A Belton woman who sued Vatterott College over its enrollment practices has won a $13 million judgment against the college.
Jennifer Kerr, 42, said the enrollment procedures caused her to spend thousands of dollars and extra time earning a certificate that proved to be useless in the job market.
The finding by a Jackson County jury for Kerr almost certainly will be appealed, and the punitive amount the jury awarded far exceeds the maximum allowed under Missouri law.
In her lawsuit, the single mother said she went to the school in 2009 with plans to become a nurse. Vatterott doesn't offer a nursing program, but a representative told her she could enroll in a medical assistant's degree, which would help her eventually become a nurse, according to the lawsuit.
After taking out more than $27,000 in loans and being in the program for nearly 60 weeks, Kerr learned she wasn't enrolled in the right program. She was actually enrolled in a preliminary medical office assistant's program. To get the medical assistant's degree, she would need to take a total of 90 weeks and spend at least $10,000 more, the lawsuit alleged.
"I was shocked and devastated," Kerr said. "I felt very deceived. I was totally deceived."
A Jackson County jury last Friday found that the Missouri-based Vatterott Educational Centers Inc. had violated the Missouri Merchandising Practices Act. It ordered the corporation to pay Kerr $27,676 in actual damages and $13 million in punitive damages.
However, under state law, the most Kerr could receive is the greater of either $500,000 or five times actual damages plus other expenses, including legal fees, her attorney, Martin Meyers told the Kansas City Star.
"I asked for $2 million to $4 million in punitive damages," Meyers said. "They came back with $13 million."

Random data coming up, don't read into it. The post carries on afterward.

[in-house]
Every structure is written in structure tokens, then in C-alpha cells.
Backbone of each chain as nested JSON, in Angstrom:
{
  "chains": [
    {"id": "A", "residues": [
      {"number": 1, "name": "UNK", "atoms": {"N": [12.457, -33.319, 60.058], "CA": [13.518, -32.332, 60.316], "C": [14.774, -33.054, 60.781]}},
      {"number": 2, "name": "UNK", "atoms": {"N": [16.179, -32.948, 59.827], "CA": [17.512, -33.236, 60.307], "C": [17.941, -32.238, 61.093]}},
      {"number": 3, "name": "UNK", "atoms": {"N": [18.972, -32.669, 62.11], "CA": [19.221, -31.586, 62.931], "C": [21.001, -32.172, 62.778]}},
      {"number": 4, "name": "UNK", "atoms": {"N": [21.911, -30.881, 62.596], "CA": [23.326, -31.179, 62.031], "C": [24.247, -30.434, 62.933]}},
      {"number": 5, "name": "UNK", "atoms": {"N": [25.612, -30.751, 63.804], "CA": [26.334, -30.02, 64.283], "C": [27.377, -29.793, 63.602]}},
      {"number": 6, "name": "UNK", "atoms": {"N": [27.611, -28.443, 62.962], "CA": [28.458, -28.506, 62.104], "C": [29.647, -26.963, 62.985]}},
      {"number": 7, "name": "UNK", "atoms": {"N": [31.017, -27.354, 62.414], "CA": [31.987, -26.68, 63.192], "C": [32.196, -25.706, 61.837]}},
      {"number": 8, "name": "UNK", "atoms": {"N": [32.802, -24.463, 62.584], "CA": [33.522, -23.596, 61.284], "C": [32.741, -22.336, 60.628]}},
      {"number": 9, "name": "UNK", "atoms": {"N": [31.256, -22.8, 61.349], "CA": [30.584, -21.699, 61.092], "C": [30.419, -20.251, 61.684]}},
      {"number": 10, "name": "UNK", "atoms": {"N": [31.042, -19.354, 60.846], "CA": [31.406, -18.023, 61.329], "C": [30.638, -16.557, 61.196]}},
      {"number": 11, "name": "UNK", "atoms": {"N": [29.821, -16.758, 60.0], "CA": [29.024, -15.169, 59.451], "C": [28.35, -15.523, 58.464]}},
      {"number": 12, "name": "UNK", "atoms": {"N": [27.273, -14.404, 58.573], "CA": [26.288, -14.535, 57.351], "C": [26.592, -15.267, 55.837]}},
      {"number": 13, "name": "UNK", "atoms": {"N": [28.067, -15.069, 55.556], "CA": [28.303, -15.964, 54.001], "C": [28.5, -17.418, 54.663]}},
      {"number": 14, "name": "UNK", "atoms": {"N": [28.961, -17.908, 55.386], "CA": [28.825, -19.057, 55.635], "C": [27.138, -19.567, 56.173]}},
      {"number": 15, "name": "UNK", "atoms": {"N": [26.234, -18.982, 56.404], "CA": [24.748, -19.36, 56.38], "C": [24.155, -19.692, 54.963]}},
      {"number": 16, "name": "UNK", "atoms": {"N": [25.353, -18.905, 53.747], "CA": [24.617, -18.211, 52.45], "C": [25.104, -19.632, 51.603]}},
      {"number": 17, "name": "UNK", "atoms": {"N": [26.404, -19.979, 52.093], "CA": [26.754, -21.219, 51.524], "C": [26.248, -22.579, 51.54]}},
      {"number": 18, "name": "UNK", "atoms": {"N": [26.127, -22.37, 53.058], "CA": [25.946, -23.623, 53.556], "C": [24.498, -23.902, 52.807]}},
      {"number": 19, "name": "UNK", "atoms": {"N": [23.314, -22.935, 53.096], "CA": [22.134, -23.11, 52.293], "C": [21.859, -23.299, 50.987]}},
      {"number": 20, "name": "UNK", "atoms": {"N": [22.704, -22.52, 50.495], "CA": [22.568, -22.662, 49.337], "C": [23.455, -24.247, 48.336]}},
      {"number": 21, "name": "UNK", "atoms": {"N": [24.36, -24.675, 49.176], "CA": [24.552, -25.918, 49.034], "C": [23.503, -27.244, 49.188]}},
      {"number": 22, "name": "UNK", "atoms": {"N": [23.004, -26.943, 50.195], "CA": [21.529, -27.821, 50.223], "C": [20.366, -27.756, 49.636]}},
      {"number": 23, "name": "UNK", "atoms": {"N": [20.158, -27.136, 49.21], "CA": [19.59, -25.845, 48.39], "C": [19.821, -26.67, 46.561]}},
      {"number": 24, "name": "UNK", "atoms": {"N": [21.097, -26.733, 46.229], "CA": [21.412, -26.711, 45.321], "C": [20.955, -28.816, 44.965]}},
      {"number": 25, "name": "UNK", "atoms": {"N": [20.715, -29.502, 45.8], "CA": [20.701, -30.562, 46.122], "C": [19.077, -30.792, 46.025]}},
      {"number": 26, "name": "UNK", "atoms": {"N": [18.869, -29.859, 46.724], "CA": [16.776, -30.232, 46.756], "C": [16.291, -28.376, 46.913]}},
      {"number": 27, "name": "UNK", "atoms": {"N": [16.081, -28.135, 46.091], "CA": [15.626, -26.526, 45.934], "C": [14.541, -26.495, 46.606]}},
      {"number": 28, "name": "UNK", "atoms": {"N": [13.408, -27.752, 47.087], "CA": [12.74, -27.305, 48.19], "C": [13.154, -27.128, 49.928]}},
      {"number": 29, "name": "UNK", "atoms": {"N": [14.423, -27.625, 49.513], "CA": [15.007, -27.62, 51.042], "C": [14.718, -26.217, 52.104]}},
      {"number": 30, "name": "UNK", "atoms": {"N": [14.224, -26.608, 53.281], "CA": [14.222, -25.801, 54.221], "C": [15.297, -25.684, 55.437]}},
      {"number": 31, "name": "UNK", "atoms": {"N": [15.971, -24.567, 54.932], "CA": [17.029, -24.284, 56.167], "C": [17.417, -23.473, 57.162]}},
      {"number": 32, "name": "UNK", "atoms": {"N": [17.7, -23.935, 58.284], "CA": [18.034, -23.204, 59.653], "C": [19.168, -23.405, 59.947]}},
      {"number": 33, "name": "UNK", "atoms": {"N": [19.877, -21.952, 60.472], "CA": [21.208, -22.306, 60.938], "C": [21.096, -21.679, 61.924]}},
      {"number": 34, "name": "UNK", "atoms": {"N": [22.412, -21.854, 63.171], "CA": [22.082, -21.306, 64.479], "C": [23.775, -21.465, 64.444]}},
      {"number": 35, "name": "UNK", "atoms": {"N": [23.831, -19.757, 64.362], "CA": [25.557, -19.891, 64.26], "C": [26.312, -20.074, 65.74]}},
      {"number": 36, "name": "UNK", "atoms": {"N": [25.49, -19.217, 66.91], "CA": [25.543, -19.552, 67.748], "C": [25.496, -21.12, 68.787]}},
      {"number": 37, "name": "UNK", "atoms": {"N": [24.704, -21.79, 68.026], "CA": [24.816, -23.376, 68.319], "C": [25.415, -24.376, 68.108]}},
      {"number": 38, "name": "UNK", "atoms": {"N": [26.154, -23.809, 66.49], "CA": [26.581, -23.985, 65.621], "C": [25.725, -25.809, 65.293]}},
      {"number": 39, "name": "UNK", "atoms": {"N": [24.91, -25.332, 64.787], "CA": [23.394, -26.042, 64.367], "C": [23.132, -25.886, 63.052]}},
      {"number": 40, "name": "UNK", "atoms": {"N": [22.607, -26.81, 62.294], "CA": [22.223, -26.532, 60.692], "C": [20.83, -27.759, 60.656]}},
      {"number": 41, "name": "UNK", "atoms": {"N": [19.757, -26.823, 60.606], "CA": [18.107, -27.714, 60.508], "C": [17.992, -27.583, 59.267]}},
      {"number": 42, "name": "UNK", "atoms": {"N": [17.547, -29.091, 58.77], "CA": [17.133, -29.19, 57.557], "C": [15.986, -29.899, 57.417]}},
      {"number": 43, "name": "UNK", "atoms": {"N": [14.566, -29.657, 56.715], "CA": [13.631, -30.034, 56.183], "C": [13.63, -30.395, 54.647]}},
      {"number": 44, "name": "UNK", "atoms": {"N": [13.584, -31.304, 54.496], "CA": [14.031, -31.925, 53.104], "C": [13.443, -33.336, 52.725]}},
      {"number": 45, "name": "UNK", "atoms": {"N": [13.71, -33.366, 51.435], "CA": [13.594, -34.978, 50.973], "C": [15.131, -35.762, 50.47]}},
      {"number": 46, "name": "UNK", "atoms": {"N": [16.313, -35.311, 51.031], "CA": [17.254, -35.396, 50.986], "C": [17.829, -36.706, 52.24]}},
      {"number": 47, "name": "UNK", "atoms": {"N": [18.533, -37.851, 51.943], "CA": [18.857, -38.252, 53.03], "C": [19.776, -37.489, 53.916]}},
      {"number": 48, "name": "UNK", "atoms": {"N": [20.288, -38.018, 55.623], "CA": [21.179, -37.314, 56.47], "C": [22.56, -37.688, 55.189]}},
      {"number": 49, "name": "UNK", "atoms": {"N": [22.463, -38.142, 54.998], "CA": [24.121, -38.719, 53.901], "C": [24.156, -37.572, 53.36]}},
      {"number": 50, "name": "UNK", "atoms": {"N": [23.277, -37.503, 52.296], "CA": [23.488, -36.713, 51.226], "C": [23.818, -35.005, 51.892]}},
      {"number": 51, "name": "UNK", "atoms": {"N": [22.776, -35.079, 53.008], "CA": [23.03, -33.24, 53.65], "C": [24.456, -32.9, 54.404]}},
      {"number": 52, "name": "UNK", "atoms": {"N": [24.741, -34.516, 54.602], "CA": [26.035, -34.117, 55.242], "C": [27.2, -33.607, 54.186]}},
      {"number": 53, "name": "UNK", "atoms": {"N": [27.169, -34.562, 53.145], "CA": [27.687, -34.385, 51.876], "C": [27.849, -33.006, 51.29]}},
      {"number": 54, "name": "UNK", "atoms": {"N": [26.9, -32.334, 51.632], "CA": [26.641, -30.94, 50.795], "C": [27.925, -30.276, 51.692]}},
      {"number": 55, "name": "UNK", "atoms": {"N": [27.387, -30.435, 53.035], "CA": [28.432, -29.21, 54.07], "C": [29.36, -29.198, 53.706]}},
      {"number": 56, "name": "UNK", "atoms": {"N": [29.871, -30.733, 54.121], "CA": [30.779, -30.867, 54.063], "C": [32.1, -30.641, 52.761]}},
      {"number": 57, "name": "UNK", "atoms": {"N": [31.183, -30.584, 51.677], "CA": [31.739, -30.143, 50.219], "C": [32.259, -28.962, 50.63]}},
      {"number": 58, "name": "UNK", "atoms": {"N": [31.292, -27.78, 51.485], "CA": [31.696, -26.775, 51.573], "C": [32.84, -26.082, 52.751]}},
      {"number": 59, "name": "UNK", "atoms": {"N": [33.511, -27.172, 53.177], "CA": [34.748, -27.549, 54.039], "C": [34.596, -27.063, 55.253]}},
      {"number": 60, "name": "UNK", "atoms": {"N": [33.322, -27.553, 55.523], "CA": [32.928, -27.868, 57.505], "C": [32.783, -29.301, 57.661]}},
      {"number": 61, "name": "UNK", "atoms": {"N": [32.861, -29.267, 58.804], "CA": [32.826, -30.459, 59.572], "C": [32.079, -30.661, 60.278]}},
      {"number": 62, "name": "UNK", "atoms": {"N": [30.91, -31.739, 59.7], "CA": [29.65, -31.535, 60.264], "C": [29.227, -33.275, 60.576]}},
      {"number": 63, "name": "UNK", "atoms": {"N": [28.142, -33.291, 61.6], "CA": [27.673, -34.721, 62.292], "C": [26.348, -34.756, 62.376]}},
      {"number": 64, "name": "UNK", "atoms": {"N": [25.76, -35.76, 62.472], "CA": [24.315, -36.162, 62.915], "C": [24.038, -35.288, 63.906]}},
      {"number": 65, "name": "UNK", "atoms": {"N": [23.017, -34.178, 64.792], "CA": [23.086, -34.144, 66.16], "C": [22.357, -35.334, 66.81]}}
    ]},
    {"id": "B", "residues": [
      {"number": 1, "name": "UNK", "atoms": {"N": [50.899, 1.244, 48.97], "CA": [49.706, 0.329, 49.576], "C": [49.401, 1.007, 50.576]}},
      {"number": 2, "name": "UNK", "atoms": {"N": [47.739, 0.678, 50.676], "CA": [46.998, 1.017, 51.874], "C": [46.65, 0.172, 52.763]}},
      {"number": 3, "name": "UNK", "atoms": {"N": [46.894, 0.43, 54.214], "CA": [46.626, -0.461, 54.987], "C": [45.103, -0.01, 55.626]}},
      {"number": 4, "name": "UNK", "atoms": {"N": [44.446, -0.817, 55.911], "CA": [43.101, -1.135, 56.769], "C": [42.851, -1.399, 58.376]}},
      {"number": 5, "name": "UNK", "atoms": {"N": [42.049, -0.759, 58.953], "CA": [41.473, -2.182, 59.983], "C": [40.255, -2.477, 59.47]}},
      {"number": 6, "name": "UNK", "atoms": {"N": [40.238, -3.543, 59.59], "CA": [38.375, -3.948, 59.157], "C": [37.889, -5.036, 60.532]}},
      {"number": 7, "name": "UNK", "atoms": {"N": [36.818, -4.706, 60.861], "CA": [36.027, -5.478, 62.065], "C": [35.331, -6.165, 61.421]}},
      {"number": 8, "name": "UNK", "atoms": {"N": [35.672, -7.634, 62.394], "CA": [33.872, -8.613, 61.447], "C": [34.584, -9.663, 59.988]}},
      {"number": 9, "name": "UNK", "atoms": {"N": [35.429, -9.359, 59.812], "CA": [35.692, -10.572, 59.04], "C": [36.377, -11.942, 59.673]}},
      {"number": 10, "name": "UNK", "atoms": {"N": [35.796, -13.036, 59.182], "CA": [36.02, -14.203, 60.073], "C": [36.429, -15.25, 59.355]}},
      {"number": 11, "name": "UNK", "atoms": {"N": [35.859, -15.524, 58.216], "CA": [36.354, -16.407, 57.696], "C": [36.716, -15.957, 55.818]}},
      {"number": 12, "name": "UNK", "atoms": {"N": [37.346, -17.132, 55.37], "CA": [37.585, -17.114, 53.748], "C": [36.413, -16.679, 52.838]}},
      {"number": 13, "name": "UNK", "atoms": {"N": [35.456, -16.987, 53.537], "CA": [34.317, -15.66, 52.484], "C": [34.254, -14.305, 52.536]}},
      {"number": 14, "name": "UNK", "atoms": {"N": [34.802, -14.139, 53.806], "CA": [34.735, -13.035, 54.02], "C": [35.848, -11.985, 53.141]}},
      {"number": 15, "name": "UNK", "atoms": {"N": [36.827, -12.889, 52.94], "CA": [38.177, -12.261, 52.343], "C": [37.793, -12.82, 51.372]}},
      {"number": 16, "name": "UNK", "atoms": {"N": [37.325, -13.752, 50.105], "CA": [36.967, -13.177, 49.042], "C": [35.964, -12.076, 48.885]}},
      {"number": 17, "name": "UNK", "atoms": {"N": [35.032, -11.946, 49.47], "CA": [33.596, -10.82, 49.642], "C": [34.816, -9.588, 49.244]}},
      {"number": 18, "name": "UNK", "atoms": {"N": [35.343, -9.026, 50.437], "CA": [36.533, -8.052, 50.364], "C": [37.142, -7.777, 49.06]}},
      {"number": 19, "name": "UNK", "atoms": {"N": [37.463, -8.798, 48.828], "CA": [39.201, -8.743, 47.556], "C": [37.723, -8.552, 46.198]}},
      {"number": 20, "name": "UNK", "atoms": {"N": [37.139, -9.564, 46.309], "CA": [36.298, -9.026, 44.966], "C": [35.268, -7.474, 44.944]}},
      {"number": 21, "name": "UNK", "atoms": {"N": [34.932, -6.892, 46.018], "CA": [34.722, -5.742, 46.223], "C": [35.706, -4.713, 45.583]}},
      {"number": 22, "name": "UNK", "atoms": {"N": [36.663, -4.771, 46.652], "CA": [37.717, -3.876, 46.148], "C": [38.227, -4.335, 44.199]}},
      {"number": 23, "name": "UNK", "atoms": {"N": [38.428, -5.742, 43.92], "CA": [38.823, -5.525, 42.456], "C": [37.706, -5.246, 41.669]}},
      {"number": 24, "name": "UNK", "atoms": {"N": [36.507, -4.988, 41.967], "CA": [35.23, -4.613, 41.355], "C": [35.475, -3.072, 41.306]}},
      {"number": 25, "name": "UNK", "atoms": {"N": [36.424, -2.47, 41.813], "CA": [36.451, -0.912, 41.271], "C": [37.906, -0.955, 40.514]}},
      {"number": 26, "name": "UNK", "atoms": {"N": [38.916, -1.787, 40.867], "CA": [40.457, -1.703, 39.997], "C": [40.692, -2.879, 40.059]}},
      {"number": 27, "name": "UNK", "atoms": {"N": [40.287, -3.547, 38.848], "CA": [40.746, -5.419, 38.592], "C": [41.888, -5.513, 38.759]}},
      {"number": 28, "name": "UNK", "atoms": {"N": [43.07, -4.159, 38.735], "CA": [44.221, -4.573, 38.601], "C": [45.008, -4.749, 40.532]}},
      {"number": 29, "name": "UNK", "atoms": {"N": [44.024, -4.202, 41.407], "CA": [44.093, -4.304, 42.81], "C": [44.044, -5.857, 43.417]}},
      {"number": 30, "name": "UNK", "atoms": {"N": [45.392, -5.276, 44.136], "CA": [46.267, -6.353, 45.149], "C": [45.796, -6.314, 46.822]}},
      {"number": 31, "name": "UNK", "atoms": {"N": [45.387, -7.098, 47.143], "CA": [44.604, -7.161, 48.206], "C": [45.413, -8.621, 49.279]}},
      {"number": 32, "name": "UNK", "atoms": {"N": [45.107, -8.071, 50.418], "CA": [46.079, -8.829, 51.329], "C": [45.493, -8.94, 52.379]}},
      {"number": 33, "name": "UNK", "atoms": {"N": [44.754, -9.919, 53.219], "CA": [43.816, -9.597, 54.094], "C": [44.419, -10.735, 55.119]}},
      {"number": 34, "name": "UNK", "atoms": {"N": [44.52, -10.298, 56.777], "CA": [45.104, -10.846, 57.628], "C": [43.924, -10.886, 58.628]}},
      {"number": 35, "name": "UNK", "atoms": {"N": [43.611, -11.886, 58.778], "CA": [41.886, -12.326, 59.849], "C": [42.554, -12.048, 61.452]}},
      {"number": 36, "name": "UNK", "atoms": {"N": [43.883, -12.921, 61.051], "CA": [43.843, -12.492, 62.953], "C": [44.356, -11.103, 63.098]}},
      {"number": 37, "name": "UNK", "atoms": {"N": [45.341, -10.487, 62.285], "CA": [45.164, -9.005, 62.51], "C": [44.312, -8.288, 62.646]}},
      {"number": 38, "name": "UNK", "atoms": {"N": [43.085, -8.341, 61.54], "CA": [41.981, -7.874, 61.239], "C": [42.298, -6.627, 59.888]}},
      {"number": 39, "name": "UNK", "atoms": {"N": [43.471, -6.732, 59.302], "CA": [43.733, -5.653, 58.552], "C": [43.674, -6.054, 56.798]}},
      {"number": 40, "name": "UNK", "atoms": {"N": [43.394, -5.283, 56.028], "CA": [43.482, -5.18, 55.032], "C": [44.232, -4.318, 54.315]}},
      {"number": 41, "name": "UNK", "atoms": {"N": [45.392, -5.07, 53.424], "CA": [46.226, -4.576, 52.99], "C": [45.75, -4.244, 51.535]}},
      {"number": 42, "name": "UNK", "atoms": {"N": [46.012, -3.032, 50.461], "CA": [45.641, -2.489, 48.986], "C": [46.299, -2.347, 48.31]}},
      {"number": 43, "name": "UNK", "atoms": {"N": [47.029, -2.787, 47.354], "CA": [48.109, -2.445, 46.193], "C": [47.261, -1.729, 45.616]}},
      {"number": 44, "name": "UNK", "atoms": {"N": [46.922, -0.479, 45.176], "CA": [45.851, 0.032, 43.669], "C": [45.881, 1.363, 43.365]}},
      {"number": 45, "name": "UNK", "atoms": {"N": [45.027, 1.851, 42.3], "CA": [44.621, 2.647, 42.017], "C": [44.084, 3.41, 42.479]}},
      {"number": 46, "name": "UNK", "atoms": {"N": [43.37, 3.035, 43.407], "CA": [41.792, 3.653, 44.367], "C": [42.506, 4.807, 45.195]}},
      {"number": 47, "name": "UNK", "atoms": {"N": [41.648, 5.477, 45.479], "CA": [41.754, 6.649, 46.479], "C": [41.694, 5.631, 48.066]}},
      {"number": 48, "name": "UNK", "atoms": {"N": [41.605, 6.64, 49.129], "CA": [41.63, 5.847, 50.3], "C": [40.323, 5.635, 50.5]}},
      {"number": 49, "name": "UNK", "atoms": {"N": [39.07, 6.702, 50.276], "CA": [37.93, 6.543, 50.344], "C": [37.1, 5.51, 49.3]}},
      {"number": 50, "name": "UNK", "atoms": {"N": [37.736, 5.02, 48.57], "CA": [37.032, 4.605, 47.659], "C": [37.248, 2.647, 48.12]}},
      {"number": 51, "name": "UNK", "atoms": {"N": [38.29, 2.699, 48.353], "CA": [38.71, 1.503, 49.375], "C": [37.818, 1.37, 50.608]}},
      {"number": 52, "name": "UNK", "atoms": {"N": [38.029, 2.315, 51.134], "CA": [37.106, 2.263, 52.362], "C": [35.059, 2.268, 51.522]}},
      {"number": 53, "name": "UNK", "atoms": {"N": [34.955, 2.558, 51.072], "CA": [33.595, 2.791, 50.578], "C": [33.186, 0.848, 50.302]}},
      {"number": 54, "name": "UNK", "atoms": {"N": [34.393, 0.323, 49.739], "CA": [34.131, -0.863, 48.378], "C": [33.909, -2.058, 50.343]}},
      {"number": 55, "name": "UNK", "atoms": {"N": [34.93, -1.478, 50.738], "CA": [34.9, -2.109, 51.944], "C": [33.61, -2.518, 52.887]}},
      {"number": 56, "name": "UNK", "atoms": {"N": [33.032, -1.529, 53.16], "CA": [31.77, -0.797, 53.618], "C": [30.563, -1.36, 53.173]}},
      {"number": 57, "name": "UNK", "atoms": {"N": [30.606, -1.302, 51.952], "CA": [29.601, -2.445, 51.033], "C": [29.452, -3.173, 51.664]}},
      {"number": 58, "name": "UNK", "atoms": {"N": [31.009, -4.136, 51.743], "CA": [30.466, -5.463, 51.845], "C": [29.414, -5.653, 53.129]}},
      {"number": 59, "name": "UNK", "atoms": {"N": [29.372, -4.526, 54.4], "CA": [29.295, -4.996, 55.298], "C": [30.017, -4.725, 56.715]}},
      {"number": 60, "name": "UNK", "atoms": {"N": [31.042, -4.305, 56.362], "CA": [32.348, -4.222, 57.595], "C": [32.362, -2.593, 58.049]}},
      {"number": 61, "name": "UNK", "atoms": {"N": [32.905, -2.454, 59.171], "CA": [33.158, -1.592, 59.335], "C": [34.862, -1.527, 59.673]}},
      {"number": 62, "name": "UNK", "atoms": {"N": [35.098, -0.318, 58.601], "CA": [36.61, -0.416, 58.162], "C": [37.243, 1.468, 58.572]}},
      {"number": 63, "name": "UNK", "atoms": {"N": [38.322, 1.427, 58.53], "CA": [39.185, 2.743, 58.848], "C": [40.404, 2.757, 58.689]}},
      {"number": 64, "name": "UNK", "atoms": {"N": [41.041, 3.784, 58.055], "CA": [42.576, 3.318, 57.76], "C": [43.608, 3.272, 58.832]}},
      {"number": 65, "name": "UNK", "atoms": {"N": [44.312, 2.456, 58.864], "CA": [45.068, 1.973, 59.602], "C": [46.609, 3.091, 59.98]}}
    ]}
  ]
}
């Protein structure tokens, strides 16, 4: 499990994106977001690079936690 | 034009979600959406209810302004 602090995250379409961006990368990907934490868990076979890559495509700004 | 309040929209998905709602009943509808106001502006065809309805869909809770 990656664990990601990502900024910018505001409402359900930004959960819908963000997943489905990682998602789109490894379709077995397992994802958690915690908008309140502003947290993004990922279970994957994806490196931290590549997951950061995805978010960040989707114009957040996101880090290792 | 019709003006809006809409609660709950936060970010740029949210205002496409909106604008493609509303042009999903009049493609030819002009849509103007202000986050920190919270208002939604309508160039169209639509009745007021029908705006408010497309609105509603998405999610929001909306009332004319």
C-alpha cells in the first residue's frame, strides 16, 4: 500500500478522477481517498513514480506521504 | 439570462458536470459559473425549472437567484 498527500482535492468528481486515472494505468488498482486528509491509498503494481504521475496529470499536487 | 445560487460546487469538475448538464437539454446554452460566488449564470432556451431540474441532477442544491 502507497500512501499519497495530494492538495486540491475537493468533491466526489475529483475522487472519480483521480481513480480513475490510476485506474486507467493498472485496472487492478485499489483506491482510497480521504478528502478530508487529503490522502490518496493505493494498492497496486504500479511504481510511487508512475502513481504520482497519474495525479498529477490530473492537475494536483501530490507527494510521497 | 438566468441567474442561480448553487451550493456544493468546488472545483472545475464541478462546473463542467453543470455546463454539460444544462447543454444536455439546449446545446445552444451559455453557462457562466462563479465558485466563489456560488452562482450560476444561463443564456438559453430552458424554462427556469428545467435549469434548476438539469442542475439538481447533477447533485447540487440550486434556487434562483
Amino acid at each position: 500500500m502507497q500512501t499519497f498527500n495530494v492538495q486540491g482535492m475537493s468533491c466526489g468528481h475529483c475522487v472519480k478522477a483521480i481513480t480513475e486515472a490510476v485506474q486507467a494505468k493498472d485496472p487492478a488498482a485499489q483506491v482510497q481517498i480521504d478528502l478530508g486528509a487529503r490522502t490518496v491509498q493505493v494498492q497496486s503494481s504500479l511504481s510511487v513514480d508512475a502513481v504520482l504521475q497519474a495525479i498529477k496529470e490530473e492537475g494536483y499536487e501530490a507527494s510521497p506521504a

Vatterott officials issued a statement defending the school's policies. Vatterott has 19 locations in nine states, most in Missouri, along with a large online enrollment, according to the company's website.
"We are confident at Vatterott that our systems and admission processes are handled professionally. Our mission is to transform and better the lives of our students through quality, career education. We are proud of this mission and will continue to pursue it with professionalism and integrity," the statement said.
Kerr said while searching for a job for six months, she discovered the medical office assistant certificate she earned was not necessary to become a medical office secretary. Kerr now works full-time making baked goods for a large corporation.
"For a long time, I was just devastated and depressed," said Kerr, a single mother of two children. "The diploma I got was worthless."
She said it's important that Vatterott has been held accountable in court.
"I feel like, I mean, it's wonderful," Kerr said. "The truth finally came out. Not just for me, but for everyone like me who was fooled."
Officials at traditional universities urge people to use caution when signing up to for-profit schools and proprietary schools.
"There's a lot of documented cases over the years," said Jennifer Dehaemers, associate vice chancellor for student affairs and enrollment at the University of Missouri at Kansas City. "The fact that the jury found for her wasn't very surprising."
She advised that prospective students undertake research and ask tough questions when applying for college. Dehaemers said talk to people in the field you're interested in and ask how they got their job. Finding out an institution's job placement rate is also key.
Dehaemers offered another warning if considering a school promising a "fast track" to a chosen career.
"We often find at UMKC students who've attended for-profit, proprietary institutions ... their credits will not transfer here because it's not a regionally accredited institution," she said.
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